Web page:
• Loss of interest in things previously enjoyed

“In order for someone to be diagnosed with SAD, they would have to experience at least two years of symptoms that become worse during a specific time of the year and the seasonal depressive episodes must significantly outweigh the nonseasonal episodes,” Dr. Ivanov notes.

And as mentioned, pain can be a major part of SAD and depression overall. “SAD can be related to chronic pain conditions, just as depression can,” Dr. Ivanov says.

He also shares that if you’re dealing with chronic pain in your daily life, SAD should be on your radar.

“Many SAD patients complain of pain, and two small studies suggest that some patients with chronic fatigue syndrome may also show signs of SAD,” he says. “These signs may be related to low levels of Vitamin D, which is associated with anxiety and depression in fibromyalgia patients.”   

How to Treat SAD

Dr. Ivanov states that there are four major types of treatments for SAD, which may be used separately or combined. They include:

  • Medication: “Typical medications used to treat SAD are the so-called SSRIs—Selective Serotonin Reuptake Inhibitors,” Dr. Ivanov says. “The FDA has also approved the use of Bupropion, another type of antidepressant, for treating SAD.”
  • Light Therapy: This can replace the diminished sunshine of fall and winter through daily exposure to a bright, artificial light box. Dr. Ivanov recommends sitting in front of the light box first thing in the morning on a daily basis from early fall until spring. Most light boxes filter out ultraviolet rays and require 20 to 60 minutes of exposure to 10,000 lux of cool-white fluorescent light.
  • Psychotherapy: “Cognitive behavioral therapy (CBT) is a type of psychotherapy that is effective for SAD,” Dr. Ivanov says. “It relies on basic techniques of CBT such as identifying negative thoughts and replacing them with more positive thoughts.”
  • Vitamin D: “Low blood levels of vitamin D were found in people with SAD,” Dr. Ivanov explains. Talk to your doctor about the ideal level of vitamin D you should take through daily supplements to combat your SAD.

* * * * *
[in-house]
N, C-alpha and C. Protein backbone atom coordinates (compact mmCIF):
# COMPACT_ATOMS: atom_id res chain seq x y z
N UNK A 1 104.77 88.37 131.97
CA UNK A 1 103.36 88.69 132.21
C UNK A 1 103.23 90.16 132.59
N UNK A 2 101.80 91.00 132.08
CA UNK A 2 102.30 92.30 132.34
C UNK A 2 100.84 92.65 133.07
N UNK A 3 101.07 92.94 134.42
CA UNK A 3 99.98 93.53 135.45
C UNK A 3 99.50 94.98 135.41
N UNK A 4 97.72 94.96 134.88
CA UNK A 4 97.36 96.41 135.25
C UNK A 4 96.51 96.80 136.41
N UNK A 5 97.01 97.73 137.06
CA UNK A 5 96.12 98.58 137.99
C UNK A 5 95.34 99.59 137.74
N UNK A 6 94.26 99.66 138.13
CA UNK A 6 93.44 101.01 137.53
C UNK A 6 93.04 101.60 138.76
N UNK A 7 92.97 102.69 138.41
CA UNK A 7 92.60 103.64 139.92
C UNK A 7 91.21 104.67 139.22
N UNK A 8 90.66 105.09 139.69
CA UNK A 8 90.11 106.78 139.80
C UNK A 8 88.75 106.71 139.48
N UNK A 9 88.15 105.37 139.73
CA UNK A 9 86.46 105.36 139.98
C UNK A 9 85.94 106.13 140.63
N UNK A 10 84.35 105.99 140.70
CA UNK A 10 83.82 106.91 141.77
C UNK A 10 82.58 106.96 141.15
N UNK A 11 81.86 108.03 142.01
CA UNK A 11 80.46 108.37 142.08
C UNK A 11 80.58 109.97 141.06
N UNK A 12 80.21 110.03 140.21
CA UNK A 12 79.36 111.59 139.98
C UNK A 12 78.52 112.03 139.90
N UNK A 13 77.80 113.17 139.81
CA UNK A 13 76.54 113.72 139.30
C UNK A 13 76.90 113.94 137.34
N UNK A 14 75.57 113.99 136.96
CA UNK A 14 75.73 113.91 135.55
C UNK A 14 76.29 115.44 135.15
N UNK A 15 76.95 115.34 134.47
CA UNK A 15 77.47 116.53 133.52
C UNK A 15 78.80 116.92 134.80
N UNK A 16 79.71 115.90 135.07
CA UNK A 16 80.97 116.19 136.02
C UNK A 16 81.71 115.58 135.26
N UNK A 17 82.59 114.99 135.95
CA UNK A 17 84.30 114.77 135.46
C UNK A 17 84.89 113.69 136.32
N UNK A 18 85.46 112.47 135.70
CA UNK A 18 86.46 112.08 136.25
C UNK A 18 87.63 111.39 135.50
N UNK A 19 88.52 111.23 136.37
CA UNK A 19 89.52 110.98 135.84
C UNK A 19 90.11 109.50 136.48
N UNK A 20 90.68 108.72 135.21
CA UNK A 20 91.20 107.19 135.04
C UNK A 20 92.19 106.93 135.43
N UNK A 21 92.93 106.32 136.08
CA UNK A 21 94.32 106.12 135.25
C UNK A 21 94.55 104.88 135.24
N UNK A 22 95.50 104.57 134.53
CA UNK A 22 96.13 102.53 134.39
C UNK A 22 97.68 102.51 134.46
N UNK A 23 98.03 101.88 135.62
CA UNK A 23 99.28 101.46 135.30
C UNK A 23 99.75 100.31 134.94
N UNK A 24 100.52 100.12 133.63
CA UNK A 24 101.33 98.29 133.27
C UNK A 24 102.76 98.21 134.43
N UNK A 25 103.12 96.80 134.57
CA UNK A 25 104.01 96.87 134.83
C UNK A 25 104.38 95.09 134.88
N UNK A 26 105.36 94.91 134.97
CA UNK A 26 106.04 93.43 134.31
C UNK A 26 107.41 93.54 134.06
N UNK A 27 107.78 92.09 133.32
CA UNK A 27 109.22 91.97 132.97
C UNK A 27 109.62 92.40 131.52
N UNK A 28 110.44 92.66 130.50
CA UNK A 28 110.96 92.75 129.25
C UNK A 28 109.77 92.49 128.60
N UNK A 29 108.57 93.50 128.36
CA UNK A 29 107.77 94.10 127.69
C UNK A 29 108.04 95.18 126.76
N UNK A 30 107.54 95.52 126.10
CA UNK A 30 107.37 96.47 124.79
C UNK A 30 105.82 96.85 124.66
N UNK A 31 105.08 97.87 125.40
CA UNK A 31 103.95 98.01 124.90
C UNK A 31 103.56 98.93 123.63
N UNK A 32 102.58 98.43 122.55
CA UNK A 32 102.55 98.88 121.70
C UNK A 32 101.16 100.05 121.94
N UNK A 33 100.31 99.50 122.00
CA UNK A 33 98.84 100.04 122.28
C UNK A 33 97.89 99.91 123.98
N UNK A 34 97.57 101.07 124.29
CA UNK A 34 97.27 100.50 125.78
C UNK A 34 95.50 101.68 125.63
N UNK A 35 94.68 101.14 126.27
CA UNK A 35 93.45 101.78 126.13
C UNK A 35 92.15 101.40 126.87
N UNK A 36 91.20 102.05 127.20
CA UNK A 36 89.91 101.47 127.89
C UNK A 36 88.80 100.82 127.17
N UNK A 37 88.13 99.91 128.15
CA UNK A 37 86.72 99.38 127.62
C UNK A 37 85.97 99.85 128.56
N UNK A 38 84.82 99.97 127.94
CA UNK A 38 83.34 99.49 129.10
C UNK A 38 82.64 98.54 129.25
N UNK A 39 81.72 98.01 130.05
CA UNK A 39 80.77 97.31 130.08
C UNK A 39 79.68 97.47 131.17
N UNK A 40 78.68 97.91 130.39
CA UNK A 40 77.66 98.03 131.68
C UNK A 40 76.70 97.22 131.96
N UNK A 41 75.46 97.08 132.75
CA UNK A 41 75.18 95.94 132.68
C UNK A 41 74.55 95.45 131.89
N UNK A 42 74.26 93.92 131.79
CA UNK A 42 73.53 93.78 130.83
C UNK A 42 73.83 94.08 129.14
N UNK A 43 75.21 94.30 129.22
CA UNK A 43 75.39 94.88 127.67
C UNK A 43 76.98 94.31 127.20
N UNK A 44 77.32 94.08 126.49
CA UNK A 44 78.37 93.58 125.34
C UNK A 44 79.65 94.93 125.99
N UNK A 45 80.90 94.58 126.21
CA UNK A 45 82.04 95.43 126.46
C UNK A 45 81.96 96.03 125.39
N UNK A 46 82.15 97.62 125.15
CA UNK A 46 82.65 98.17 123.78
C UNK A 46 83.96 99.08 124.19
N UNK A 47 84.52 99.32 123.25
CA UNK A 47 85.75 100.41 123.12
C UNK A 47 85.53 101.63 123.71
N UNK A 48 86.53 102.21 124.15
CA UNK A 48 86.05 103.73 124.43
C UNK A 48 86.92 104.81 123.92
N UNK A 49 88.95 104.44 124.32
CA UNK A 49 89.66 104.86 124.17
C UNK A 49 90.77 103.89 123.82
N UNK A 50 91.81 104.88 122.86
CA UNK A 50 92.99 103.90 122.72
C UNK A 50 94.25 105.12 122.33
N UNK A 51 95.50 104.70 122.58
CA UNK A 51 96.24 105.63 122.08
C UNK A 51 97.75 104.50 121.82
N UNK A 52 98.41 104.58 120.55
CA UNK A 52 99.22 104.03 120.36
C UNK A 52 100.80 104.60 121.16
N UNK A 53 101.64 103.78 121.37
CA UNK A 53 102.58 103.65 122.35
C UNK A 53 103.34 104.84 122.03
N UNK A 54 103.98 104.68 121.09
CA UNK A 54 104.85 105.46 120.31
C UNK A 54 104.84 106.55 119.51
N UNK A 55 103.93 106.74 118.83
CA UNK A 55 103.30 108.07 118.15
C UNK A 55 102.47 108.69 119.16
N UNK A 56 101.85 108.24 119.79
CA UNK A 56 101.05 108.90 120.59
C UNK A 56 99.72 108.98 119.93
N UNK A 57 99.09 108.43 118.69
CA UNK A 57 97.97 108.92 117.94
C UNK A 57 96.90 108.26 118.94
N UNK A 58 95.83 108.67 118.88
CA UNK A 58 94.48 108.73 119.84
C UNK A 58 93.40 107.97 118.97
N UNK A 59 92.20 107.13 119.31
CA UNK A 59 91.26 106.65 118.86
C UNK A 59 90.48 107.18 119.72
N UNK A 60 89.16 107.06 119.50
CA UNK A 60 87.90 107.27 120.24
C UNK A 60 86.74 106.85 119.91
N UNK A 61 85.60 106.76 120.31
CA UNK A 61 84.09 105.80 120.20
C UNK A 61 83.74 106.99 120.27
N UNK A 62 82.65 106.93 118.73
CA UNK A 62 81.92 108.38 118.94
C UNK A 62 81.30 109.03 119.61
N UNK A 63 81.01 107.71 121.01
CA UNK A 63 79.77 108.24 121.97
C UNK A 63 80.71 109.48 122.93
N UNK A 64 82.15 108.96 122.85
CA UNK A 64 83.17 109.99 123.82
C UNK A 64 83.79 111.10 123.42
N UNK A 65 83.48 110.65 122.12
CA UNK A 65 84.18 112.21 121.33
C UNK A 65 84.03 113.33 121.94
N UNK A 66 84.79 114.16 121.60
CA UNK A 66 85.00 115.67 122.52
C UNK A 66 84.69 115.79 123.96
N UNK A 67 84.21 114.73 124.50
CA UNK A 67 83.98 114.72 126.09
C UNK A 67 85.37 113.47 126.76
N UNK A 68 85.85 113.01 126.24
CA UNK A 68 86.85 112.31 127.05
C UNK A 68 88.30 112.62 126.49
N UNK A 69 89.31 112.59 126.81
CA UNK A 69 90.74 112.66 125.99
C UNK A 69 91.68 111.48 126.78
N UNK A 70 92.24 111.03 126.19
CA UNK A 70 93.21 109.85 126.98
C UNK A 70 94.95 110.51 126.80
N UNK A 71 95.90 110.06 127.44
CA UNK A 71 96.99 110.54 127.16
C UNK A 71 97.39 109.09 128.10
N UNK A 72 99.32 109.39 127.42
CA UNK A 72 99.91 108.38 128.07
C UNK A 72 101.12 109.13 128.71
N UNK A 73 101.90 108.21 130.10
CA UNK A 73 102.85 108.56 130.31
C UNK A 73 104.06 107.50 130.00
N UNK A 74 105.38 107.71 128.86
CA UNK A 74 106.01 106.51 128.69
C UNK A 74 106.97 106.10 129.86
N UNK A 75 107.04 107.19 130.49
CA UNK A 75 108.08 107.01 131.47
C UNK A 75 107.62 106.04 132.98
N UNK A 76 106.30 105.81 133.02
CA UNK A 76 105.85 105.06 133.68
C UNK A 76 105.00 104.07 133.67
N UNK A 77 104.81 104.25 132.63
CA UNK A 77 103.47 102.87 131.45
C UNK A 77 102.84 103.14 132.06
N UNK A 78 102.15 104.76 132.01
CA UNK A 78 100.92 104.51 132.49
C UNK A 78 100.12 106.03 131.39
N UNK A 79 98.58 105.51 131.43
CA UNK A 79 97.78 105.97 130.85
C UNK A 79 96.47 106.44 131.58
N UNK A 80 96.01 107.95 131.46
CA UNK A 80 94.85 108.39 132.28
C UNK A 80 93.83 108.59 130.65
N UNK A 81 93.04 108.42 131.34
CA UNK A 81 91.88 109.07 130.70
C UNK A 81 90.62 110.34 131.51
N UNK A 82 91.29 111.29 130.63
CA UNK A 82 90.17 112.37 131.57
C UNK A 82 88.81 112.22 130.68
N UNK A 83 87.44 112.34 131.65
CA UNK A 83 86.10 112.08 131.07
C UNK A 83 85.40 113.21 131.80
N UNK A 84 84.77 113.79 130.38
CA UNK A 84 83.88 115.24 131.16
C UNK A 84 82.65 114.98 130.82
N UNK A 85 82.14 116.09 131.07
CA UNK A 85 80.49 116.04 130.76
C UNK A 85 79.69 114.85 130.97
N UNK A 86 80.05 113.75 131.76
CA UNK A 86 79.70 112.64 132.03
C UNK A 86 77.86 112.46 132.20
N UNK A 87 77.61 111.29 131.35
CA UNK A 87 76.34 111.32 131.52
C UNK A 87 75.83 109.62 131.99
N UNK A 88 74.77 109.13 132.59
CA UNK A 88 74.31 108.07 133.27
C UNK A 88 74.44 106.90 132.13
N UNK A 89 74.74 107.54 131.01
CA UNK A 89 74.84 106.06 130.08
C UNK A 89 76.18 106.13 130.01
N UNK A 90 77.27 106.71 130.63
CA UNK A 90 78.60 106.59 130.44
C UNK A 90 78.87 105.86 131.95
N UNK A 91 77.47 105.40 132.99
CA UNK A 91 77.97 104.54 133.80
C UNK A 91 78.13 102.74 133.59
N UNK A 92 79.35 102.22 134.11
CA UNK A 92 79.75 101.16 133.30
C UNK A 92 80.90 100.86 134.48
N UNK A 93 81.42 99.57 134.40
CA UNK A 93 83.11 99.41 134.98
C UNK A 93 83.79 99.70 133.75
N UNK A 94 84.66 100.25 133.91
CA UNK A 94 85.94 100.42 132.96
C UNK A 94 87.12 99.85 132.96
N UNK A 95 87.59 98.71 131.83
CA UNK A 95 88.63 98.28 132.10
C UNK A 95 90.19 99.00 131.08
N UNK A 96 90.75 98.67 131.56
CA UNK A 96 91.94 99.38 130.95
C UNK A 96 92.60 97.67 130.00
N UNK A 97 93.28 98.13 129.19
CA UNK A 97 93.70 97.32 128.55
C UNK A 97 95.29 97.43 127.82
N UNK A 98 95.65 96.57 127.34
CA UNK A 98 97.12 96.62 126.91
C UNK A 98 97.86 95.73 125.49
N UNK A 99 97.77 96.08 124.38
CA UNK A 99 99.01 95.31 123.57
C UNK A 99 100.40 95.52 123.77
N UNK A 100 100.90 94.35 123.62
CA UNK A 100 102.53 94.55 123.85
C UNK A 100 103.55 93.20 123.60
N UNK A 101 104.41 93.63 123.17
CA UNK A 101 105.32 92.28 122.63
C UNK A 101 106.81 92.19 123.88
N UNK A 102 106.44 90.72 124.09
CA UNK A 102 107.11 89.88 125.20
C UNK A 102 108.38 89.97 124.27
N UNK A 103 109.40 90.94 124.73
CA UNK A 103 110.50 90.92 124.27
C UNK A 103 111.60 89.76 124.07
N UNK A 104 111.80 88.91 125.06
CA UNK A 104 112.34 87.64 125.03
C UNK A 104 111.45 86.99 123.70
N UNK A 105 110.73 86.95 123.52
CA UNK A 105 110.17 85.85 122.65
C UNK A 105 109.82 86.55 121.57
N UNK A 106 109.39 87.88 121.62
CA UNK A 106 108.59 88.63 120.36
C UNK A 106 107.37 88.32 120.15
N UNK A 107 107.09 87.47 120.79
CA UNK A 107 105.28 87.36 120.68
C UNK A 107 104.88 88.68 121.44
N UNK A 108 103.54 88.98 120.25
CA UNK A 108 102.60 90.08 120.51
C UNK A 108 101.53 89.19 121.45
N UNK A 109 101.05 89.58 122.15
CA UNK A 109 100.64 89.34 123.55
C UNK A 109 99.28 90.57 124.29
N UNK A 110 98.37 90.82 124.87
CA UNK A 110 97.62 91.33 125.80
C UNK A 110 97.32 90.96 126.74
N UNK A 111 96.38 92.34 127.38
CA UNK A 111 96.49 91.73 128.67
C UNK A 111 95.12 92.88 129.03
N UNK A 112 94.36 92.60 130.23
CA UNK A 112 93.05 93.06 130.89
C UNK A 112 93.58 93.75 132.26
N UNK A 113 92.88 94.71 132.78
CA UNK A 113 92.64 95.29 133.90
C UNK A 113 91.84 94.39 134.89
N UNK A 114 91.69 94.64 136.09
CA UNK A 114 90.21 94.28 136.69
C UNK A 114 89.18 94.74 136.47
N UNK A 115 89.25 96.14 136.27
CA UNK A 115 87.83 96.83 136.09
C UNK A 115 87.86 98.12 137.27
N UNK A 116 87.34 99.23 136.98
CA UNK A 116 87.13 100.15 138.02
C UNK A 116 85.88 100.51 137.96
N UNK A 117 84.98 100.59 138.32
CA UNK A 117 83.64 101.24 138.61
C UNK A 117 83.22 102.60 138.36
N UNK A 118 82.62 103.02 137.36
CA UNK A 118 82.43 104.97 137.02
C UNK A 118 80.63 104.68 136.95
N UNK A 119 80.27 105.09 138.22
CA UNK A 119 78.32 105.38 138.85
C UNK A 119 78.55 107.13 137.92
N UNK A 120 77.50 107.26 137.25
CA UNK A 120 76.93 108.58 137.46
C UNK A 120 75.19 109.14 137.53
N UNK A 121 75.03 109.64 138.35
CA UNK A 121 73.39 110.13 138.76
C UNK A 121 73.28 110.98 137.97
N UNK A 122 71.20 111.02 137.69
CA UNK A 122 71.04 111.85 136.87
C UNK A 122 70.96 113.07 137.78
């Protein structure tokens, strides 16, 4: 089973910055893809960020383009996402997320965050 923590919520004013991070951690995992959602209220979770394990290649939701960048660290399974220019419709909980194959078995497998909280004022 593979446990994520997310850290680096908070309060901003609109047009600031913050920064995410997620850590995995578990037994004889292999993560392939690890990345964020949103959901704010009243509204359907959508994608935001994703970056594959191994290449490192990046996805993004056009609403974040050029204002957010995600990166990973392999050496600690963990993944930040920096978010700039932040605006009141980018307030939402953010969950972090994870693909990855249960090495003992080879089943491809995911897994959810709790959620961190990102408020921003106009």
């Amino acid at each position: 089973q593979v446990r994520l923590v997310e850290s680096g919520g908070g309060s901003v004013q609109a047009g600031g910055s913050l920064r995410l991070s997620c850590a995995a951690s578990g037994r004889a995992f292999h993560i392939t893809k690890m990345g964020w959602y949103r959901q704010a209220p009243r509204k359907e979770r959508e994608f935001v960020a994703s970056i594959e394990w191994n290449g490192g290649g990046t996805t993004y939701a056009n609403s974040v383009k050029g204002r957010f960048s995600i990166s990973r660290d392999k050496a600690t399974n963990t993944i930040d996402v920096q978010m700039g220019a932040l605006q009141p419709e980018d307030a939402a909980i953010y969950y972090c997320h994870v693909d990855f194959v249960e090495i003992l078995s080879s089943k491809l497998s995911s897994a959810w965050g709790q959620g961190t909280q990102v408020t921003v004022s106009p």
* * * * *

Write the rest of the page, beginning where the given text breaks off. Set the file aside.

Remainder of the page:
Focus Your Depression Treatment on Pain and Backaches

“When you understand how thoroughly pain and depression are interconnected, it makes sense to treat both conditions as part of your integrative plan of care,” Dr. Ivanov says. He says that treatments for people with back pain who display signs of depression may include:

  • Psychological counseling
  • Relaxation training
  • Behavioral therapy
  • Regular light aerobic exercise, “which stimulates serotonin levels in the brain and the release of feel-good endorphins to relieve both depression and pain.” Dr. Ivanov also advises checking with your doctor before starting a new exercise program.
  • Low-dose antidepressants, adding, “Such medications can reduce depressive symptoms as well as back pain because of the way they work to inhibit the reuptake of neurotransmitters like serotonin and norepinephrine within the brain that are associated with a person’s mood and pain perceptions.”

See What Works for You

“There is no one cure that could help all people that suffer from SAD and back pain,” says Dr. Ivanov. “For different people, different treatment plans and combinations work. The key is to not settle to live with the physical and mental suffering. Eventually, you will find what works for you. Healing is always a very individual and complex journey and you are the key without even knowing it. The task for your doctors is to work collaboratively. Eventually, you will know what makes you feel better.” 

Updated on: 02/18/21
Continue Reading
Does Back Pain Have You in a Funk?
Continue Reading:

Does Back Pain Have You in a Funk?

Chronic pain and depression are two of the most common health problems that health professionals encounter, yet only a small percentage of studies have investigated the relationship between these conditions.
Read More